When there’s an election somewhere in the land, it’s as if an orange-hued bat signal appears in Canadian skies. Or, as some New Democrats refer to it, the “casting call”—a plea for the most skilled, eager and travel-ready organizers from provincial and federal NDP wings to spend a few weeks managing a target riding campaign, or assisting the central war room.
Liberal and Conservative campaigners routinely do the have-parachute-will-travel act as well, but no partisan tribe marshals the troops like the NDP, a crew tightly knit by shared belief and a sense of political mission. The parties’ very organizational structure helps keep its members under the same orange tent: buying your province’s party card automatically enrolls you in the federal branch, and vice versa.
But when the summons blares next month from British Columbia, where John Horgan’s NDP hopes to deny the Liberals a fifth consecutive term, the westbound fly-in crew won’t include helpers from Alberta, the current power base for Canada’s New Democrats. In a rare move for a party whose activists call each other brothers and sisters, Notley government staff are all but barred from going to help the B.C. NDP campaign.
The freeze-out has taken hold despite the major airlift of talent that landed following Notley’s own surprise election win in 2015: top aides and left-leaning strategists from throughout Canada, especially from Victoria, arrived to help the rookie premier get her government up and running. And it can all be traced to an issue that in the past has threatened to drive a wedge between the country’s westernmost provinces, much less one political party: petroleum pipelines.
No subject can divide New Democrats quite like it. In the first federal NDP leadership debate March 12, it was a rare issue that actually stoked, well, debate among the contenders. The disparate views of the Notley NDP and Horgan NDP on the Trans Mountain pipeline will keep Alberta staff on their side of the Rockies this spring. For the Notley government, federal approval of Kinder Morgan’s project marks the biggest victory in a challenging term. Its economic benefits, the premier argues, help justify the new carbon tax and climate change policies. To Horgan, the increased oil tanker traffic around Vancouver and the Salish Sea are an unacceptable liability. Both argue they’re advancing their own province’s best interests. To one NDP leader, the pipeline represents good-paying jobs; to the other, looming environmental catastrophe.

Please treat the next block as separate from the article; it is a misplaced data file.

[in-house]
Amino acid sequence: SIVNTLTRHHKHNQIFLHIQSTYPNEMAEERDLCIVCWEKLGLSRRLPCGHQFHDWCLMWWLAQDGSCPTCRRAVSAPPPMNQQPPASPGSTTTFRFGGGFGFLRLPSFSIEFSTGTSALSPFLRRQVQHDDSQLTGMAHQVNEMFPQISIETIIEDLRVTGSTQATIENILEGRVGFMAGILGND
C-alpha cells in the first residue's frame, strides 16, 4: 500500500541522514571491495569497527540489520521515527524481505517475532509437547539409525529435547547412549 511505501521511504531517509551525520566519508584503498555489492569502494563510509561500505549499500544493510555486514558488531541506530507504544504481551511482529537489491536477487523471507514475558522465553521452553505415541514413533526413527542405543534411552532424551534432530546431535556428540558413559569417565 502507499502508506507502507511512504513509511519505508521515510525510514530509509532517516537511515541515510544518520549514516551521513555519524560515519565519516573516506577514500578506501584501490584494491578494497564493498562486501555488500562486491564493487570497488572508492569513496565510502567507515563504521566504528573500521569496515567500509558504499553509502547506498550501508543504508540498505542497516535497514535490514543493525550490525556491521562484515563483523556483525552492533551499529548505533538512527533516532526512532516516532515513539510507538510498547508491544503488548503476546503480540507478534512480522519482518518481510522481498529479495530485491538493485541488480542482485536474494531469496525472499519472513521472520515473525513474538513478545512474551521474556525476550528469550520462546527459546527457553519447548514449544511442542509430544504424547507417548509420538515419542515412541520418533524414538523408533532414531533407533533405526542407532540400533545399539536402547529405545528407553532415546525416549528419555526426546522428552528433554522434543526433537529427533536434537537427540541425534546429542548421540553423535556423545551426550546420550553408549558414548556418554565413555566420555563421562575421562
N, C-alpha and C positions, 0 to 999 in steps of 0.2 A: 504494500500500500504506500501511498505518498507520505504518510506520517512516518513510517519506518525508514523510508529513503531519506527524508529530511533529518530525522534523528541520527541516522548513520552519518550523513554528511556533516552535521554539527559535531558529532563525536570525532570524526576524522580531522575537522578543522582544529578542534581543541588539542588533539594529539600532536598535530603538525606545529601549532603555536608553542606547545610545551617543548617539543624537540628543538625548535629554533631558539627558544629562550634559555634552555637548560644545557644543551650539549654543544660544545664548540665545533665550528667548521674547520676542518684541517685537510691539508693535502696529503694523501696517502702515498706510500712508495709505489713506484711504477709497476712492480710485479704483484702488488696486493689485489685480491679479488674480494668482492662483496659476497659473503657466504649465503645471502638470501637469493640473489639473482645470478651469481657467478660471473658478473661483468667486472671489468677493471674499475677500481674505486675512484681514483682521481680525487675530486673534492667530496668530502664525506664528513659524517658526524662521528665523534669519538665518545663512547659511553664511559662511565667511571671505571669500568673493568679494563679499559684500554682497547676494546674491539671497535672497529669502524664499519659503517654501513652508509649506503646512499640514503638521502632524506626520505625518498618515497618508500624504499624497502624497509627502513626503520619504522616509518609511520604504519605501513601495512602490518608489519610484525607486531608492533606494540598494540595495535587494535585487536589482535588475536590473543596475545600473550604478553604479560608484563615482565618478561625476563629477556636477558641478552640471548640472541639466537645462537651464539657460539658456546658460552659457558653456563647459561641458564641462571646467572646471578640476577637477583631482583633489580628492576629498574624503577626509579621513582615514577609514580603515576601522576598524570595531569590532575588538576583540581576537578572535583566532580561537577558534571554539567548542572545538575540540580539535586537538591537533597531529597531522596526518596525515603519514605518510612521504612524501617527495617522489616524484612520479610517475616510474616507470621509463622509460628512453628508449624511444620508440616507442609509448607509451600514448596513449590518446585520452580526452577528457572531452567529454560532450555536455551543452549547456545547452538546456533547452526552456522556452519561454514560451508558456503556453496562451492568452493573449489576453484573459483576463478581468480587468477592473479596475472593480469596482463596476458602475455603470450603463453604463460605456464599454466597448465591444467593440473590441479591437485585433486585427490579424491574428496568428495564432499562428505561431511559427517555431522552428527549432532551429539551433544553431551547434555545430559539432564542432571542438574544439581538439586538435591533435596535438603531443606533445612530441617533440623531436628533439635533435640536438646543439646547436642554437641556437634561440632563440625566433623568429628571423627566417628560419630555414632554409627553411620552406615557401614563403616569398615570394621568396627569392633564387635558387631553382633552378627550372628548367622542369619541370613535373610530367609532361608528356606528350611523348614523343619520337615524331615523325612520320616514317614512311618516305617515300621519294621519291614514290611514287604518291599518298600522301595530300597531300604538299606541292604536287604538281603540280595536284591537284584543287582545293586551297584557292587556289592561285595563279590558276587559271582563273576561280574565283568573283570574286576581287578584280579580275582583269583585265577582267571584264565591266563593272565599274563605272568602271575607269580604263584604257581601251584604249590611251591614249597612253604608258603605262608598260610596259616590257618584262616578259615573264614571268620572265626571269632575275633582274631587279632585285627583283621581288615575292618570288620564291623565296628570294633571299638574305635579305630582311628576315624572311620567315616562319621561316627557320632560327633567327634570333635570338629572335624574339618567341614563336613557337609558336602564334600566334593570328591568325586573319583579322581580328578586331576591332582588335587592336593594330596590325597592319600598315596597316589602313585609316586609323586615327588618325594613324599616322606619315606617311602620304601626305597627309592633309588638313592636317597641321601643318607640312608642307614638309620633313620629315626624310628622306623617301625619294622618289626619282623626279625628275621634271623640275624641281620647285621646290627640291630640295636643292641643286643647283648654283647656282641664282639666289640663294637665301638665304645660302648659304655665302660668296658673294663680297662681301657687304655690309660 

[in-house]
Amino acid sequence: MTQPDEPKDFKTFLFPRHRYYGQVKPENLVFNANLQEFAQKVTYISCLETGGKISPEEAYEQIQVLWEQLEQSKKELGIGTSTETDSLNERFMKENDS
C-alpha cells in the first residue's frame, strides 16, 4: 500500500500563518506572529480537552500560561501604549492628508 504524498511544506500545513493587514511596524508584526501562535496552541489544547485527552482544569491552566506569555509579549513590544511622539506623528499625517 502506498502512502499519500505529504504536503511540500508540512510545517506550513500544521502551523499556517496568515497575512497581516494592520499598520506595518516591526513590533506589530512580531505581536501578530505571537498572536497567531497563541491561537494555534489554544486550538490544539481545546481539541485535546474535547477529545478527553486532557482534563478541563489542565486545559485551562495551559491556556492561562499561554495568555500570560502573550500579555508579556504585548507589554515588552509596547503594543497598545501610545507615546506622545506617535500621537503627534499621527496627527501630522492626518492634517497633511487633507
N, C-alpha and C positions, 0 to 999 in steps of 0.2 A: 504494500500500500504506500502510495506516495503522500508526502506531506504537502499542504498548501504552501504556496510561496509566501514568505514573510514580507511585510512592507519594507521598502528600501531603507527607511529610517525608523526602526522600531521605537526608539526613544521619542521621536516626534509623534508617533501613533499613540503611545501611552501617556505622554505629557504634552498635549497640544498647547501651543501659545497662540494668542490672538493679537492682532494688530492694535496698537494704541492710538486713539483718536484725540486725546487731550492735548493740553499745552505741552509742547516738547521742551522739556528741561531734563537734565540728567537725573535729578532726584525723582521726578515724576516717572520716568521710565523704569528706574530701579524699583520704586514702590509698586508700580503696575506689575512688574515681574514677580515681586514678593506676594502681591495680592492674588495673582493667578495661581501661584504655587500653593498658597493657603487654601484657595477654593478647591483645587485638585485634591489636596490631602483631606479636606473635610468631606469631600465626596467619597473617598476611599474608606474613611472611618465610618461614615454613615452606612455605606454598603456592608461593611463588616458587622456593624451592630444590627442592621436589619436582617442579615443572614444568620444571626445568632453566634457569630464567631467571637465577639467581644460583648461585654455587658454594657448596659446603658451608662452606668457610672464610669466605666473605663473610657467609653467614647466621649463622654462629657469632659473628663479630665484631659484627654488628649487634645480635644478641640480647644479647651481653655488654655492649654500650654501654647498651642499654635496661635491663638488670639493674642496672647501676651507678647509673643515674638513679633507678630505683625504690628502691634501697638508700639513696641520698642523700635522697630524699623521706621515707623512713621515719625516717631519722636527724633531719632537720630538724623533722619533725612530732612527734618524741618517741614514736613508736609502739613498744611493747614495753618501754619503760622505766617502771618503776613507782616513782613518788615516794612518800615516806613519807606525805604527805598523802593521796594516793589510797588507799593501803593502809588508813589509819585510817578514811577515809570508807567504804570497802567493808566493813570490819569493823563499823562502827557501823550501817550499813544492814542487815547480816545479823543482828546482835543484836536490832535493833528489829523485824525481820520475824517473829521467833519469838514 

Mounties taking anti-pipeline protestors in hand in Burnaby. The B.C. NDP has joined the coalition opposing Kinder Morgan’s Trans Mountain expansion project. (Reuters)
After Horgan’s position became firm, Notley’s office laid out the direction in a meeting with the government’s political staff late last year: if anyone wanted to help the B.C. NDP campaign—even on unpaid leave or personal vacation time—they should first leave their Alberta jobs altogether.
“If you work for the Alberta government, you work for the Alberta government and that means you support the policies that we put in place to create jobs in Alberta, and that work includes advocating for Kinder Morgan,” says Notley spokeswoman Cheryl Oates. “We’re just so unaligned on this fundamental idea that it doesn’t make sense that our staff can go and work against something our staff is so focused on.”
The optics of staff flying away to help elect an anti-pipeline premier would have been excruciating for Notley, especially given the conservative opposition’s love of hammering at any aides’ or advisors’ deep-green remarks, past or present. The near-edict carried some risks, as her staff is well-stocked with former B.C. party operatives—from the premier’s (and previously Horgan’s) chief of staff John Heaney down to several senior ministerial aides. Chalk it up to loyalty to the boss, or a preference for staying employed with a government salary, but only a couple political staff left Edmonton and returned to B.C.
The most senior of those is Matt Hannah, a B.C. party organizer who helped Notley with the 2015 transition to power, and stayed on in various roles, lastly as a minister’s chief of staff. He declined an interview, but added: “I know Christy has some former (Stephen) Harper staff working with her that could make for an interesting story.”
The B.C. Liberals are indeed the most big-C Conservative of the country’s big-L parties; Clark has brought on the former prime minister’s aides to be her past chief of staff and communications director (though her campaign team and staff also include Ontario Liberal alumni). Several federal and Alberta Tory aides moved west for jobs once their respective governments lost, too. That underlines another reason Notley’s political staff are staying put: they’re busy at work this spring. This rationale did not, however, prevent her team from loaning a few aides to the 2015 NDP federal campaign, with its less-defined position on export pipelines.